Wednesday, January 16, 2013

Diet Tips for Pacifying Kapha

How to Reduce Kapha

I have been trying to slim down lately and it has been quite a challenge.  There are so many different diets around with conflicting ideas.  I think the only way to choose which one is right for me is to just pick one and try it.  For the next few weeks I am going to try an Ayurvedic diet to relieve a Kapha dosha. Listed below are my notes on how to implement this diet in my daily life.

Foods and Activities to Favor

1.  I need to increase my movement.  This is hard because I have a desk job. However I am going to try to get up and move around more.  I really only have been overweight since the advent of the Internet. However, since I make a living working at a PC, there seems to be an inverse relationship between my career success and weight battle.  The more I sit the more money I make but then my weight tends to go up as well. Too bad no one will pay me to work out to an exercise video each day. :) 

I bought an little peddle exerciser that fits in the closet.  Last night while my husband I watched a video I got got my peddler out and fit in an hour of peddling.  I am not sure how many calories I burned but it has to be better than just sitting doing nothing. Not surprisingly, people who watch a lot of TV tend to have more weight issues. I don't watch much TV but I am on the computer a lot, so I guess that is just as bad. 

2.  Have a cup of hot water with a pinch of ginger and lemon juice before meals.  Ginger is one of the most alkaline foods around, which I think is significant. Many of the foods recommended in Ayurvedia medicine to reduce Kapha seem to have an alkaline ash.

a piece of ginger root
Ginger is a common remedy for Kapha symptoms in Ayurvedic medicine, and for similar conditions in TCM, Traditional Chinese Medicine. 

3.  Favor the following foods:
  • Tea
  • Asparagus
  • Seafood
  • White meat chicken and turkey
  • Apples
  • Pears
  • Honey
  • Beans
  • Barley
  • Corn (organic!)
  • Millet
  • Quinoa
  • Most spices
  • Eggplant
  • Beets
  • Cabbage
  • Carrot
  • Cauliflower
  • Garlic
  • Greens
  • Onions
  • Potatoes
I have problems with iron deficiency anemia from time to time, so I am not sure about cutting out red meat.  Maybe I can make up the iron with seafood like clams.  I will have to research this a bit more.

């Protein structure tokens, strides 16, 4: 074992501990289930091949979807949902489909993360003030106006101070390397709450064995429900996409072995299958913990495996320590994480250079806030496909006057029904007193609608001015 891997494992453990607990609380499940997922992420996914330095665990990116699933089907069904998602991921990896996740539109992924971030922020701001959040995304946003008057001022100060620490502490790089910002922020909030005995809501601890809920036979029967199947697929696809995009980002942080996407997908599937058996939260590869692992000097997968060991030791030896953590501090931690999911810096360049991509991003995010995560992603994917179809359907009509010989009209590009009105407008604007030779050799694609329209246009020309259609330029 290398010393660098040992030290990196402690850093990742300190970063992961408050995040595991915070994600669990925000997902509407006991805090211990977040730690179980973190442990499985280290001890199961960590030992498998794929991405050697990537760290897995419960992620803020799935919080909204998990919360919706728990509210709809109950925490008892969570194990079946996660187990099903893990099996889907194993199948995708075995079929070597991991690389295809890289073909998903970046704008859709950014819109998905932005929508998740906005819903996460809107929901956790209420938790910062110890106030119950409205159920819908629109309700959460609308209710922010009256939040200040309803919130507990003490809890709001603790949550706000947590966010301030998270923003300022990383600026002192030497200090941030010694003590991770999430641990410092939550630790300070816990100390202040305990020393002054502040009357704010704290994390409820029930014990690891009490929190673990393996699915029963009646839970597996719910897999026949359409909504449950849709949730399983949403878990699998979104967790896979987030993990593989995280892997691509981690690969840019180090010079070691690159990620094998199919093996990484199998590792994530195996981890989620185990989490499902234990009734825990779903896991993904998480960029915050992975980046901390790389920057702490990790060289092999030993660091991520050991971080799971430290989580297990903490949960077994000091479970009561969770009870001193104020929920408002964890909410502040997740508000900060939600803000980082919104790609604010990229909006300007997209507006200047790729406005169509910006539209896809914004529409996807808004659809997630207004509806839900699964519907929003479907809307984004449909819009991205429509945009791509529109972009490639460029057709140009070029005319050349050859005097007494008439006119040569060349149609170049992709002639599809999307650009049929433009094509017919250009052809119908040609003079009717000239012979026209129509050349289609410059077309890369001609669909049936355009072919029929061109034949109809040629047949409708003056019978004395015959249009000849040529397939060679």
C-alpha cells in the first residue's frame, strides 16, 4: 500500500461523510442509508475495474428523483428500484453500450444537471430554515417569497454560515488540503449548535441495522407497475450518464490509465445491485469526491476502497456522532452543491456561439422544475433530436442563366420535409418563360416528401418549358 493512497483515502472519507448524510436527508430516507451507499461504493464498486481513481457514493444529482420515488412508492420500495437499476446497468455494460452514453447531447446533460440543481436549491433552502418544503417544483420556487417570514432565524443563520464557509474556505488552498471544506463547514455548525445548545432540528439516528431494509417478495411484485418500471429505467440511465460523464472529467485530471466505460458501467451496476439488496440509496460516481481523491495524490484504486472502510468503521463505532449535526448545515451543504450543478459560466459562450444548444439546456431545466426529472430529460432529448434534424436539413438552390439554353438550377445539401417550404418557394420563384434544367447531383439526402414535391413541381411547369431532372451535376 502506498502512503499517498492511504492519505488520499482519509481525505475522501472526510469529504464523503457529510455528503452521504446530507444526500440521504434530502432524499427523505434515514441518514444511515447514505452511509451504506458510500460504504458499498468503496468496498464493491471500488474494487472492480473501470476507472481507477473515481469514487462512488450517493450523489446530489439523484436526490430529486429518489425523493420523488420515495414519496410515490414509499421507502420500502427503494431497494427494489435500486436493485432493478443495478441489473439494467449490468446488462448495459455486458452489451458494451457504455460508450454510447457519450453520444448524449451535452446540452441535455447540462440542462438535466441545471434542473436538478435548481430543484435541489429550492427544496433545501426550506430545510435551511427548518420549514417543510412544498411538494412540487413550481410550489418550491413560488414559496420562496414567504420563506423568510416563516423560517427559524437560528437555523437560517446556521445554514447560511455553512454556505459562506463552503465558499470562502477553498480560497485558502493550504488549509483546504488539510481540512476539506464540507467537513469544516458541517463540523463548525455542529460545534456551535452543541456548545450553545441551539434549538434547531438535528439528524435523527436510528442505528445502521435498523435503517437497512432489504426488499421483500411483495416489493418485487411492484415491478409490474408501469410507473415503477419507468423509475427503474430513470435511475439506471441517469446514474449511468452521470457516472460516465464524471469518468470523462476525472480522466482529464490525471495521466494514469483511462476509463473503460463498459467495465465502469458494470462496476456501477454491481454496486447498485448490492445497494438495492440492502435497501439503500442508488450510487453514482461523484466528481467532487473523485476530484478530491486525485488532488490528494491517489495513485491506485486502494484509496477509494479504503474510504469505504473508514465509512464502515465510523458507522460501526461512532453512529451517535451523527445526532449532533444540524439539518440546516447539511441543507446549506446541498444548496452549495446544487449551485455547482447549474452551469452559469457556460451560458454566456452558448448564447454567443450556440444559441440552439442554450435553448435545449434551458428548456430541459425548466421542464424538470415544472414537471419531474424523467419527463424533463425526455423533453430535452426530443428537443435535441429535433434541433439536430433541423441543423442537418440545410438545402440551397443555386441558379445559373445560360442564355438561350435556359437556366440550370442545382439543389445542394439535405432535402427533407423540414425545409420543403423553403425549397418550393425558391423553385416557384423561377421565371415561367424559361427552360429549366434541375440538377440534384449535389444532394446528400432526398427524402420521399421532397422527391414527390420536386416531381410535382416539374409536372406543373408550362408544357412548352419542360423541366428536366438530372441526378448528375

Ginger tea is a good for slimming down in traditional Chinese medicine as well as Ayurvedic medicine.  I think part of the reason is that ginger tea is very alkaline, and an alkaline digestive system has less stomach acid to digest food.  This is probably the same logic behind eating drier foods - they aren't as easily absorbed as water based foods like soups.  Yet in Western diet advice, soups are a dieting main stay.  Maybe I can compromise by only having very low calorie soups so I am absorbing lots of nutrients but not a lot of calories.

4.  Eat more light, dray and warm foods. 

Things to Avoid

1.  Eat less sugar, yeast, cheese yogurt, nuts, tofu, cold foods, red meat, nuts, starchy and sweet fruits (bananas, coconut, figs and dates) and refined grains. 

2.  Sitting for long periods, day time napping and not exercising.  The day time napping for me is tough because of the anemia.  I think it is better to nap than spend half the day falling asleep.  I may not be able to implement that idea very well.  Maybe I can limit how long of naps I take and then exercise right when I get up.

Thursday, July 01, 2010

Interesting Health Quote on Ayurvedic Medicine

When diet is wrong medicine is of no use. When diet is correct medicine is of no need. - Ayurvedic Proverb

I first became interested in Ayurvedic medicine when one of my sons developed a bad case of night sweats. He was so hot at night he could not get to sleep, and then was so tired in the morning he couldn't go to school. He had to be home schooled for a few weeks. During this time we took him to many conventional doctors, few had any clue as to what was wrong with him. I searched the Internet and found out that he had been drinking ginger ale for an upset stomach, and in Ayurvedic medicine ginger was classified as a a warming spice.

The Ayurvedic solution was to give him milk, bananas and broccoli which were said to be "cooling foods". After he was on this diet he got better very quickly. Now I search my Ayurvedic and other holistic health books first for answers before going to the regular doctors. I used to go to the local health food store and look through their alternative health book library, but these days I have a more extensive collection of alternative health books than they do.

Thursday, September 04, 2008

Treatments for Poison Oak

My husband is currently recovering from a nasty case of poison oak. He got it at the local archery range when he went into the brush looking for his arrows that missed the target. The rash started a few days after the archery outing. At first he thought the itching was caused by a bug bite, but after a few days it turned into a pretty bad, bright red rash. He went to see the doctor who seemed to correctly diagnose it as poison oak, and prescribed a steroid cream. Unfortunately, the cream spread the poison oak oil around on his leg and made the rash spread and turn even more red than it had been.

Tonight I went to the drug store and bought every poison ivy remedy in sight. My husband ended up using something called Tecnu. What he didn't realize until tonight was that he had never really washed off the oil properly after the initial contact, so it just kept spreading around and creating new, little satellite rashes. Poison oak oil doesn't seem to wash off from daily showers, and evidently not even from multiple washings with Palmolive dish washing soap (a home remedy treatment I got off the Internet).